Wednesday 16 Apr

Holy Ghost People

Holy Ghost People examines two sisters whose bond is torn — but by what? After her sibling has been missing for more than a year, Charlotte (Emma Greenwell, TV's Shameless) intends to find out.
04/15/2014 | Comments 0

No Holds Barred

RLJ Entertainment's new Blu-ray for No Holds Barred begins with what seems like dozens of trailers for movies starring pro wrestlers from the WWE talent pool. Each flick went direct to home video, but once upon a time — aka 1989 — one had to go to the multiplex to catch such a spectacle.
04/15/2014 | Comments 0

Knights of Badassdom

In 2008, the third act of the guy comedy Role Models used LARPing — live-action role-playing, that is — as a backdrop for our protagonists' lessons learned. Today, Knights of Badassdom extends that half-hour into a full feature, to the point where viewers are left not smiling, but exhausted. 
04/02/2014 | Comments 0

Switched on

Not everything on television has to appeal to mass audiences. In fact, with the further fractioning of viewership thanks to alternatives like Netflix and VOD, more series can afford to become more niche. Here are five examples of shows both past and present — and new to DVD and/or Blu-ray — that encompass some of the more outrageous ideas ever to go beyond boardroom discussion.
04/02/2014 | Comments 0

Confession of Murder

Seventeen years after slaying 10 women and getting away with it, the charismatic serial killer Du-sok (Park Si-hoo) comes clean with a Confession of Murder, in this 2012 South Korean crime thriller. He does so by publishing a book that dishes all the grisly details.
04/02/2014 | Comments 0
Home · Articles · Movies · Drama · Poetry


South Korea’s award-winning ‘Poetry’ contains a lead performance so powerful, it transcends any boundaries of language.

Rod Lott July 20th, 2011

5:30 and 8 p.m. Friday-Saturday, 2 p.m. Sunday
Oklahoma City Museum of Art
415 Couch, 236-3100

It’s ironic that “Poetry” would open with the image of a dead body floating near the film’s superimposed title, but the best of world cinema subverts viewers’ expectations. Director Lee Chang-dong (“Secret Sunshine”) does that through the entirety of this Cannes-blessed work from South Korea, even before it begins: Doesn’t a drama about a woman with early-onset Alzheimer’s and who longs to write verse sound terribly dull and boring?

And yet it’s quite the opposite. “Poetry” is one of the more compelling films you’re likely to see this year. It plays Friday through Sunday at the Oklahoma City Museum of Art.

Yun Jeong-hie embodies the character of Mija, a senior citizen working part-time as a maid/caretaker for a lonely, elderly man whose body no longer responds to his wishes, post-stroke. Combined with a pittance of a government subsidy, she gets by, enabling her (barely) to raise her ungrateful snob of a teenage grandson (newcomer Lee Da-wit).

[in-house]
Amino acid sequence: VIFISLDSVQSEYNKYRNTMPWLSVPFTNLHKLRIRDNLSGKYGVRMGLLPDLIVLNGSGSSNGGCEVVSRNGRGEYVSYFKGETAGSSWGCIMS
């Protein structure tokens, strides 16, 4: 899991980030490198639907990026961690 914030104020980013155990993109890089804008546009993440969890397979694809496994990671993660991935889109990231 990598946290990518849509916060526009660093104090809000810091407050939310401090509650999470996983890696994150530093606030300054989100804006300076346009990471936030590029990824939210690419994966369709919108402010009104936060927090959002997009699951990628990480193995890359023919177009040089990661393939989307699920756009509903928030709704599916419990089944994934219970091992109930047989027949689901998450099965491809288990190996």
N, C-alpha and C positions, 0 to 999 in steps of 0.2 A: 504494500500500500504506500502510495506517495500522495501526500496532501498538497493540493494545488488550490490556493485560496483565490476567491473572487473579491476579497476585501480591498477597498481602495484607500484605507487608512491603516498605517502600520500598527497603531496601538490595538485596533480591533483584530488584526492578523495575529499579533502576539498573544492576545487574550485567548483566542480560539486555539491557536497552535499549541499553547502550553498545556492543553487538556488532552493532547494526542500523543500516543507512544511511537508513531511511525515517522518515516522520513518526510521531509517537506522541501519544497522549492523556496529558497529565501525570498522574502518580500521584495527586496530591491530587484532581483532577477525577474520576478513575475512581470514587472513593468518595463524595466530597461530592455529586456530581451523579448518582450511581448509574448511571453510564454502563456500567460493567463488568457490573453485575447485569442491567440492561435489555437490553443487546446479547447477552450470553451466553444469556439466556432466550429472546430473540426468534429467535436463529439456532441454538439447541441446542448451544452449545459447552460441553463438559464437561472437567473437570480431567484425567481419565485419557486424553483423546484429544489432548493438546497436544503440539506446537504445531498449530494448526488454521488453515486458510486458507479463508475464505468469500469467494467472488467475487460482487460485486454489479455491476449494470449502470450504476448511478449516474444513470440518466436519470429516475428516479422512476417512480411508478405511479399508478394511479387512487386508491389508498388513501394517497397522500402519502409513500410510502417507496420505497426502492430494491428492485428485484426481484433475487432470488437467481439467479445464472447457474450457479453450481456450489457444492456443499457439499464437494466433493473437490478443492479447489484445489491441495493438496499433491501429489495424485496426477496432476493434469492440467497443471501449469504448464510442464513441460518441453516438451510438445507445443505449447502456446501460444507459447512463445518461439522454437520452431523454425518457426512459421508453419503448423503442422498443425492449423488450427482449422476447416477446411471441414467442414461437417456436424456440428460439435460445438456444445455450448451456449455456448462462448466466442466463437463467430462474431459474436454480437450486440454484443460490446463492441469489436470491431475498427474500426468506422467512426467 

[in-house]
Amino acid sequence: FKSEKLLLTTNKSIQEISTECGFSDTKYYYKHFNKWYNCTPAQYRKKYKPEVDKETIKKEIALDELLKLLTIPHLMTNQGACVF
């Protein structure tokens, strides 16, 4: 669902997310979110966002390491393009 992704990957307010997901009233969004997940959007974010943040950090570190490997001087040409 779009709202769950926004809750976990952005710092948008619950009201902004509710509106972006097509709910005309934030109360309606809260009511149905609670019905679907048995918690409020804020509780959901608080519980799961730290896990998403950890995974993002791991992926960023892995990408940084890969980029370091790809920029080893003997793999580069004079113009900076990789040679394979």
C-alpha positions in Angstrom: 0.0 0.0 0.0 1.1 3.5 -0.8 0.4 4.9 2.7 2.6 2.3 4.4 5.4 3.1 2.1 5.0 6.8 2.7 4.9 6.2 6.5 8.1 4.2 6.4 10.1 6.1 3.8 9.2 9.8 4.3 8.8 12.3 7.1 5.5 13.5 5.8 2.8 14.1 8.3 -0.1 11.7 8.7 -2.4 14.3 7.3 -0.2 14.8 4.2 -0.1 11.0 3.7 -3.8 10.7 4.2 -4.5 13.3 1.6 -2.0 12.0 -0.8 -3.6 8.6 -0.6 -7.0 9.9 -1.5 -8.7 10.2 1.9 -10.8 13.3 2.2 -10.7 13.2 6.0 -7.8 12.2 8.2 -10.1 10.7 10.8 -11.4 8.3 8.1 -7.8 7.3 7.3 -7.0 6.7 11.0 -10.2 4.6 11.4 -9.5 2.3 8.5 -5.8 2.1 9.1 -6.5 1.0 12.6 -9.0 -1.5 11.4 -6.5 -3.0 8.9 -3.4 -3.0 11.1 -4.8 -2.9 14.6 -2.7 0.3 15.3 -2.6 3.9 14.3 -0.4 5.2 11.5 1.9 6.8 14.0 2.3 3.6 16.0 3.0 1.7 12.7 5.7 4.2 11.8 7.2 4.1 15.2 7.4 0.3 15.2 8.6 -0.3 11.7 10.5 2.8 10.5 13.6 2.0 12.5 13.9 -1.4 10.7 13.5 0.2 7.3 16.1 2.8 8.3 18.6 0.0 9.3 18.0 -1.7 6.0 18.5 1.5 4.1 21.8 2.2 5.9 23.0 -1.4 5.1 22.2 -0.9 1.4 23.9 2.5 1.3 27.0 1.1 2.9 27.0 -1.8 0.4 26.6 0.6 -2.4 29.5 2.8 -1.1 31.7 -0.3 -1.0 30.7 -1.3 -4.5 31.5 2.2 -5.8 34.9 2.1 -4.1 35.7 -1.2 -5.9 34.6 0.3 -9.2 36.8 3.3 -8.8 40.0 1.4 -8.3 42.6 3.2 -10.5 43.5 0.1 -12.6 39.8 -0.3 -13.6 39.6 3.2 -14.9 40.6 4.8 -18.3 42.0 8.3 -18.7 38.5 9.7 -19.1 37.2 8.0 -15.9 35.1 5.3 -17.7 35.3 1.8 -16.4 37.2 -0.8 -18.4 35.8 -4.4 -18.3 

Mija slowly realizes that her inability to remember certain words and phrases in simple conversation — bleach, wallet, bus terminal — represent small steps toward inevitable dementia. She’s drawn to poetry readings to appreciate words while she can, but try as she might, is unable to craft any poems herself beyond a title.

But “Poetry” is not “about” writing. It’s about all the things that the kind, old woman cannot change. Functions of her brain are one thing; a shocking, terrible crime is another. I dare not spoil it, allowing you to experience and process the news as Mija does. Needless to say, it takes her crumbling world and shakes it violently.

Absent from the screen for almost two decades before taking this role, Jeong-hie delivers a remarkable performance. While she won an award for it in Asia, she lost several more, yet it’s difficult to believe any actress could have delivered anything better that year. She so disappears into Mija that one forgets her character is not real. Jeong-hie not being known on these shores is a benefit to the film’s power, whereas a recognizable actress might detract from it.

Chang-dong goes for the slow-burn approach over the course of “Poetry,” although he arguably could have shaved several minutes off the running time of two hours and 19 minutes by nixing a few of the poems read in full by other characters. His often-handheld direction — not shaky-cam, thankfully — emphasizes the piece’s intimacy of the piece, and his last few scenes together pack quite an emotional punch. The ending will haunt viewers for quite some time.

  • Currently 3.5/5 Stars.
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